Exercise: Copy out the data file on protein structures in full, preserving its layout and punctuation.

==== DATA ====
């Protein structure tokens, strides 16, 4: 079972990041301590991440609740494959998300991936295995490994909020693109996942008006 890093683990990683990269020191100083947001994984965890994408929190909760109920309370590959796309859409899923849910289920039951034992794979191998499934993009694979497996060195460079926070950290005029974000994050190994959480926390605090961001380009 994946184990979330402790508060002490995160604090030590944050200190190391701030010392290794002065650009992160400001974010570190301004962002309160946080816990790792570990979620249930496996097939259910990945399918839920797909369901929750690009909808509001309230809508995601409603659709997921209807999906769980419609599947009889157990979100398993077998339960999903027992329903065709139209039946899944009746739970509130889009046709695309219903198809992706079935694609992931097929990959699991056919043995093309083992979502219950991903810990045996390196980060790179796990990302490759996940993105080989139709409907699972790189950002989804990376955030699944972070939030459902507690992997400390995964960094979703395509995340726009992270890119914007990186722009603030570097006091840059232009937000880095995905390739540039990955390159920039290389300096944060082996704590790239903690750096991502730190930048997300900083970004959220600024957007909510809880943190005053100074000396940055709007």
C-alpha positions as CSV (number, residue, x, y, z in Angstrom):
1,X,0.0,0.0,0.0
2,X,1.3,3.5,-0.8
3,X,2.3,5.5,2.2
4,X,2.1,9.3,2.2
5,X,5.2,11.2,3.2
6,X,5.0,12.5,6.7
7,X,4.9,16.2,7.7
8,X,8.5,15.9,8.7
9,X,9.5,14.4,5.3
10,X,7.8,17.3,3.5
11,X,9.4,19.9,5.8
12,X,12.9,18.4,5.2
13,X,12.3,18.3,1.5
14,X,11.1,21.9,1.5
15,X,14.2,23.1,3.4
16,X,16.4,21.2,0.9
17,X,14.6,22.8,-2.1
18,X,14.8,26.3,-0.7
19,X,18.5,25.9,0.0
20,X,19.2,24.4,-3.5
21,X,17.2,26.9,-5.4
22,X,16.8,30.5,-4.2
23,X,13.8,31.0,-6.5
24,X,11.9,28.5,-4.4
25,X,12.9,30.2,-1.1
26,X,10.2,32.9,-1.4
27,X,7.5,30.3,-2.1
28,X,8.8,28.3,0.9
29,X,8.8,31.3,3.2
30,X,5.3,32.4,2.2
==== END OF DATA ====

């Protein structure tokens, strides 16, 4: 079972990041301590991440609740494959998300991936295995490994909020693109996942008006 890093683990990683990269020191100083947001994984965890994408929190909760109920309370590959796309859409899923849910289920039951034992794979191998499934993009694979497996060195460079926070950290005029974000994050190994959480926390605090961001380009 994946184990979330402790508060002490995160604090030590944050200190190391701030010392290794002065650009992160400001974010570190301004962002309160946080816990790792570990979620249930496996097939259910990945399918839920797909369901929750690009909808509001309230809508995601409603659709997921209807999906769980419609599947009889157990979100398993077998339960999903027992329903065709139209039946899944009746739970509130889009046709695309219903198809992706079935694609992931097929990959699991056919043995093309083992979502219950991903810990045996390196980060790179796990990302490759996940993105080989139709409907699972790189950002989804990376955030699944972070939030459902507690992997400390995964960094979703395509995340726009992270890119914007990186722009603030570097006091840059232009937000880095995905390739540039990955390159920039290389300096944060082996704590790239903690750096991502730190930048997300900083970004959220600024957007909510809880943190005053100074000396940055709007």
C-alpha positions as CSV (number, residue, x, y, z in Angstrom):
1,X,0.0,0.0,0.0
2,X,1.3,3.5,-0.8
3,X,2.3,5.5,2.2
4,X,2.1,9.3,2.2
5,X,5.2,11.2,3.2
6,X,5.0,12.5,6.7
7,X,4.9,16.2,7.7
8,X,8.5,15.9,8.7
9,X,9.5,14.4,5.3
10,X,7.8,17.3,3.5
11,X,9.4,19.9,5.8
12,X,12.9,18.4,5.2
13,X,12.3,18.3,1.5
14,X,11.1,21.9,1.5
15,X,14.2,23.1,3.4
16,X,16.4,21.2,0.9
17,X,14.6,22.8,-2.1
18,X,14.8,26.3,-0.7
19,X,18.5,25.9,0.0
20,X,19.2,24.4,-3.5
21,X,17.2,26.9,-5.4
22,X,16.8,30.5,-4.2
23,X,13.8,31.0,-6.5
24,X,11.9,28.5,-4.4
25,X,12.9,30.2,-1.1
26,X,10.2,32.9,-1.4
27,X,7.5,30.3,-2.1
28,X,8.8,28.3,0.9
29,X,8.8,31.3,3.2
30,X,5.3,32.4,2.2